|Eddleston, Susan - LA STATE UNIV|
|Hoskins, Johnny - LA STATE UNIV|
|Hosgood, Giselle - LA STATE UNIV|
Submitted to: Journal of the American Medical Association
Publication Type: Peer Reviewed Journal
Publication Acceptance Date: April 9, 1996
Publication Date: N/A
Interpretive Summary: Infection by the single celled parasite Toxoplasma gondii is widespread in humans and in livestock. It causes mental retardation and loss of vision in congenitally infected children. Cats are the only hosts that can excrete the environmentally resistant stage of T. gondii (oocyst). Although infection is common in cats, they rarely have clinical signs due to toxoplasmosis and most total cases are diagnosed postmortem. Scientists at the Beltsville Agricultural Research Center and the Louisiana State University report pneumonia in an adult cat due to toxoplasmosis confirmed antemortem. The clinicopathologic features discussed will be of interest to veterinarians.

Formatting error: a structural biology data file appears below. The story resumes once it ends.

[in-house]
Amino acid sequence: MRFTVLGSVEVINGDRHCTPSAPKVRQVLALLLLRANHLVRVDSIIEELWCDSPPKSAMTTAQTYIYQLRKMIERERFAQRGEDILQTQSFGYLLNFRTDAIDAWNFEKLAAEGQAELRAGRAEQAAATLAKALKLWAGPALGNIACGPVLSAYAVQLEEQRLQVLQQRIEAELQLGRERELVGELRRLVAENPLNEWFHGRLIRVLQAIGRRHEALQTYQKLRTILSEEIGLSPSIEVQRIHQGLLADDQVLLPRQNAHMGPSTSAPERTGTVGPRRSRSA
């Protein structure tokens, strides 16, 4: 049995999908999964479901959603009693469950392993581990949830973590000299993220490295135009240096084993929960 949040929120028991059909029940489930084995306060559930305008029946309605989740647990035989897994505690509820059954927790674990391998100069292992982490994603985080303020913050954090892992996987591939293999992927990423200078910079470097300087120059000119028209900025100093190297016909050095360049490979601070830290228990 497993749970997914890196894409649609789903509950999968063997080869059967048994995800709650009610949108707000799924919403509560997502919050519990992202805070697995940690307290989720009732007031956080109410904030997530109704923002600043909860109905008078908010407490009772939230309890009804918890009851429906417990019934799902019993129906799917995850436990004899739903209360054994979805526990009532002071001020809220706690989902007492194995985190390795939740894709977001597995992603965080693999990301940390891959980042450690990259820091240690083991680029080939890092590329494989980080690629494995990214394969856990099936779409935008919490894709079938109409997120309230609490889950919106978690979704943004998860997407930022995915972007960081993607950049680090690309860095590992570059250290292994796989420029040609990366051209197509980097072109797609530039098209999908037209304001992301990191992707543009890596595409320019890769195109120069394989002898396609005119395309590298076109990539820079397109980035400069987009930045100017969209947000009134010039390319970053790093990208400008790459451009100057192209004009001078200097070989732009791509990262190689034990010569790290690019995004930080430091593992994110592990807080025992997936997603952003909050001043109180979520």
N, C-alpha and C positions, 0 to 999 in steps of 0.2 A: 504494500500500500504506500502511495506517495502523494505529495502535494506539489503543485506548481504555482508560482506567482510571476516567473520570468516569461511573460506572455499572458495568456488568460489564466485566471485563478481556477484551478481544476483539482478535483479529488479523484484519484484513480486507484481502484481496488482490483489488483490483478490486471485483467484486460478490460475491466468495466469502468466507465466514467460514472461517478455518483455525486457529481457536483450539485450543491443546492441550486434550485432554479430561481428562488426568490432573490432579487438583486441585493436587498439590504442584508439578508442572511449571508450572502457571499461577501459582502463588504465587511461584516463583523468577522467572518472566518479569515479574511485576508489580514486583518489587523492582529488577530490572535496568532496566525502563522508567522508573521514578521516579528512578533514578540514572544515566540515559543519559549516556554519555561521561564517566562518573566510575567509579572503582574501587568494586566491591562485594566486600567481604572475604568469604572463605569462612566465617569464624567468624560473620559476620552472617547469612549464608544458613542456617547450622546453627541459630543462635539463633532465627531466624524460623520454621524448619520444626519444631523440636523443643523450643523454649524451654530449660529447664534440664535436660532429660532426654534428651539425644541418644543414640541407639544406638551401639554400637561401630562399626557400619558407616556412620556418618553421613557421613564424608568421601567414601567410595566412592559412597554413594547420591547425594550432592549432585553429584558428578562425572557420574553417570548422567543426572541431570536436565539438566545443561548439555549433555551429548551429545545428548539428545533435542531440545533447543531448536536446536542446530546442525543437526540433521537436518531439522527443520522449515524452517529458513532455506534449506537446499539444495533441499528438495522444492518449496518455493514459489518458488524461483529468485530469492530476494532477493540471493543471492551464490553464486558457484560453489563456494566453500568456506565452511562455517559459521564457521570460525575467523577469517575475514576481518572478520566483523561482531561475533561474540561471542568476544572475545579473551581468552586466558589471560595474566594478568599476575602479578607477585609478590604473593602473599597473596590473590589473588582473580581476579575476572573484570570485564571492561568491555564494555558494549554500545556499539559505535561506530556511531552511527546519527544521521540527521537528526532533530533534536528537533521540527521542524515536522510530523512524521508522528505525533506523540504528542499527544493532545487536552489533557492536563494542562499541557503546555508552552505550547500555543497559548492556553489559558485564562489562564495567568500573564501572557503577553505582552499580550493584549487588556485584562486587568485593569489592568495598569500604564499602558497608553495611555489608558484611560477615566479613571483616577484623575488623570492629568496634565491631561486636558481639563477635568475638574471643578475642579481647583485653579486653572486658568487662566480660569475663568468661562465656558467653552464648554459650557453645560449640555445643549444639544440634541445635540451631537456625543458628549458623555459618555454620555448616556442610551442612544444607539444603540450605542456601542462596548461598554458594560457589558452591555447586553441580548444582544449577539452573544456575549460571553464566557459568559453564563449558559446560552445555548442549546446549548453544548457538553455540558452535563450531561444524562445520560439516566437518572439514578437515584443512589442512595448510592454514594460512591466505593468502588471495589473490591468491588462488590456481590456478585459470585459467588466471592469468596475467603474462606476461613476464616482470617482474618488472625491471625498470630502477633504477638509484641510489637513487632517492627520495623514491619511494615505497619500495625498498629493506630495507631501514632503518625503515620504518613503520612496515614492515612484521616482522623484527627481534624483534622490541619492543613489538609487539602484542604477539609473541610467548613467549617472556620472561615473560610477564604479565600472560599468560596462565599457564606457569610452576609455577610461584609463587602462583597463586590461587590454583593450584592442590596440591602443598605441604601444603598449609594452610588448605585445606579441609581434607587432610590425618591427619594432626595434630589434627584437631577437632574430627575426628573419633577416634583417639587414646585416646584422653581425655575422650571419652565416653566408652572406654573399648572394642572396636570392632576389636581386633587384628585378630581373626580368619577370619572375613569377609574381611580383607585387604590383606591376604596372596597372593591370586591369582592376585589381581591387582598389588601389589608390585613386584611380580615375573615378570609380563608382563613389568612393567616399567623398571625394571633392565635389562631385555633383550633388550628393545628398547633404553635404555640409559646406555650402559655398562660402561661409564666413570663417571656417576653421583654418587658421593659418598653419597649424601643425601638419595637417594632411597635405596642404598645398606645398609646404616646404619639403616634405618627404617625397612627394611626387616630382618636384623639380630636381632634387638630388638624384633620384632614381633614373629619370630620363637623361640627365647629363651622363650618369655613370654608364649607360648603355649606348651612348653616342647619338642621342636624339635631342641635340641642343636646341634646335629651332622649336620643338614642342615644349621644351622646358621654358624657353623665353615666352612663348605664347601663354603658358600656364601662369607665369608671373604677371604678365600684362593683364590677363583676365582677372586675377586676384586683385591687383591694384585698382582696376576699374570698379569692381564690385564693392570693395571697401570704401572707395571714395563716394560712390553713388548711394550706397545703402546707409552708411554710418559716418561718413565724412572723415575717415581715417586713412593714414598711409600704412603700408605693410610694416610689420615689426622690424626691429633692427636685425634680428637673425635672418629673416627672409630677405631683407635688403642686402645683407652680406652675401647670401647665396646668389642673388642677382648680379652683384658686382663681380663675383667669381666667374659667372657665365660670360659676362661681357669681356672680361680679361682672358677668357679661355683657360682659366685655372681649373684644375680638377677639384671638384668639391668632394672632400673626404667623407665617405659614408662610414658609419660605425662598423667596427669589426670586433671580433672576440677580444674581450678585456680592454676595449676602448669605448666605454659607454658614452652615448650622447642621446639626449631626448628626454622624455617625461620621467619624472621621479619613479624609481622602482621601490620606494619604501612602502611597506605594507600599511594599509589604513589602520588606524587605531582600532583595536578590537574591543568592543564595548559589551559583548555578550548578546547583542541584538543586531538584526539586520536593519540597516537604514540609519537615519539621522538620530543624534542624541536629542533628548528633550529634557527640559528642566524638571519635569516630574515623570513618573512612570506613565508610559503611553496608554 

Technical Abstract: Toxoplasma gondii tachyzoites were found in percutaneous fine-needle lung aspirate of a 3 year old male cat that developed pneumonia. The cat had bilateral exudative retinal lesions. The cat had high titer antibodies to T. gondii (>10,000) in the agglutination test but no Sabin-Feldman dye test antibodies and no ELISA-IgM antibodies. This case is unusual because the diagnosis was made antemortem, and the cat had no dye test antibodies.